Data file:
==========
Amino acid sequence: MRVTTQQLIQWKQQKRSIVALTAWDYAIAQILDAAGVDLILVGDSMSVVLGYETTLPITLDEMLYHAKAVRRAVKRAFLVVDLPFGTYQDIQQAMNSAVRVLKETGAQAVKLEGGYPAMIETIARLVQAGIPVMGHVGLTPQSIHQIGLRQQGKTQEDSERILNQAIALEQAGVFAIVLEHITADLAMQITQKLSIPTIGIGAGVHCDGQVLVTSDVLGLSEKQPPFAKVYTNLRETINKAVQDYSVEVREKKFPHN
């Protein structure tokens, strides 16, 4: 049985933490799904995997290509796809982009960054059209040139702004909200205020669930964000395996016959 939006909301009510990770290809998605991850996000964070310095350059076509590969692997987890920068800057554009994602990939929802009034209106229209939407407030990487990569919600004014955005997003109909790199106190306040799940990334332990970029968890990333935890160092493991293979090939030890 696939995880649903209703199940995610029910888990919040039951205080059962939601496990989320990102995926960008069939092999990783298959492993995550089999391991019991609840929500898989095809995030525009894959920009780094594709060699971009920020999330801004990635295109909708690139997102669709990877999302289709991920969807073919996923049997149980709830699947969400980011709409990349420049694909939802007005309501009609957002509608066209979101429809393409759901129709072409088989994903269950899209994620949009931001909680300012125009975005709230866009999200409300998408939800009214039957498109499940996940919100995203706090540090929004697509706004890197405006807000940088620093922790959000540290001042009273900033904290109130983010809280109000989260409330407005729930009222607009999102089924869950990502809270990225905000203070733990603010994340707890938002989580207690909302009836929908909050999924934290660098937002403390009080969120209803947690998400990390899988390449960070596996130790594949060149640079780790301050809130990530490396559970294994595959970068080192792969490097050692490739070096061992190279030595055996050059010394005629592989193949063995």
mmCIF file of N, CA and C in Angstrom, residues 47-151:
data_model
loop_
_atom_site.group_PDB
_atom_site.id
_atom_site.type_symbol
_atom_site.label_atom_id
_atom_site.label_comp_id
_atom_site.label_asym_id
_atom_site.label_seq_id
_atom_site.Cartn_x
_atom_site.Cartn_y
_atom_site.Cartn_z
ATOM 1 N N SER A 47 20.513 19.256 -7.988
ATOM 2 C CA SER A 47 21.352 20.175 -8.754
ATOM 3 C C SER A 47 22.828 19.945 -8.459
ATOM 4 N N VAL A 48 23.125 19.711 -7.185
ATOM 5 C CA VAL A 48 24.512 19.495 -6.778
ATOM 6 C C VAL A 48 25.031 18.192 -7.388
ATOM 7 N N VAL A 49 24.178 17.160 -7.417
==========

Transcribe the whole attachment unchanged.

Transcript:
Amino acid sequence: MRVTTQQLIQWKQQKRSIVALTAWDYAIAQILDAAGVDLILVGDSMSVVLGYETTLPITLDEMLYHAKAVRRAVKRAFLVVDLPFGTYQDIQQAMNSAVRVLKETGAQAVKLEGGYPAMIETIARLVQAGIPVMGHVGLTPQSIHQIGLRQQGKTQEDSERILNQAIALEQAGVFAIVLEHITADLAMQITQKLSIPTIGIGAGVHCDGQVLVTSDVLGLSEKQPPFAKVYTNLRETINKAVQDYSVEVREKKFPHN
């Protein structure tokens, strides 16, 4: 049985933490799904995997290509796809982009960054059209040139702004909200205020669930964000395996016959 939006909301009510990770290809998605991850996000964070310095350059076509590969692997987890920068800057554009994602990939929802009034209106229209939407407030990487990569919600004014955005997003109909790199106190306040799940990334332990970029968890990333935890160092493991293979090939030890 696939995880649903209703199940995610029910888990919040039951205080059962939601496990989320990102995926960008069939092999990783298959492993995550089999391991019991609840929500898989095809995030525009894959920009780094594709060699971009920020999330801004990635295109909708690139997102669709990877999302289709991920969807073919996923049997149980709830699947969400980011709409990349420049694909939802007005309501009609957002509608066209979101429809393409759901129709072409088989994903269950899209994620949009931001909680300012125009975005709230866009999200409300998408939800009214039957498109499940996940919100995203706090540090929004697509706004890197405006807000940088620093922790959000540290001042009273900033904290109130983010809280109000989260409330407005729930009222607009999102089924869950990502809270990225905000203070733990603010994340707890938002989580207690909302009836929908909050999924934290660098937002403390009080969120209803947690998400990390899988390449960070596996130790594949060149640079780790301050809130990530490396559970294994595959970068080192792969490097050692490739070096061992190279030595055996050059010394005629592989193949063995």
mmCIF file of N, CA and C in Angstrom, residues 47-151:
data_model
loop_
_atom_site.group_PDB
_atom_site.id
_atom_site.type_symbol
_atom_site.label_atom_id
_atom_site.label_comp_id
_atom_site.label_asym_id
_atom_site.label_seq_id
_atom_site.Cartn_x
_atom_site.Cartn_y
_atom_site.Cartn_z
ATOM 1 N N SER A 47 20.513 19.256 -7.988
ATOM 2 C CA SER A 47 21.352 20.175 -8.754
ATOM 3 C C SER A 47 22.828 19.945 -8.459
ATOM 4 N N VAL A 48 23.125 19.711 -7.185
ATOM 5 C CA VAL A 48 24.512 19.495 -6.778
ATOM 6 C C VAL A 48 25.031 18.192 -7.388
ATOM 7 N N VAL A 49 24.178 17.160 -7.417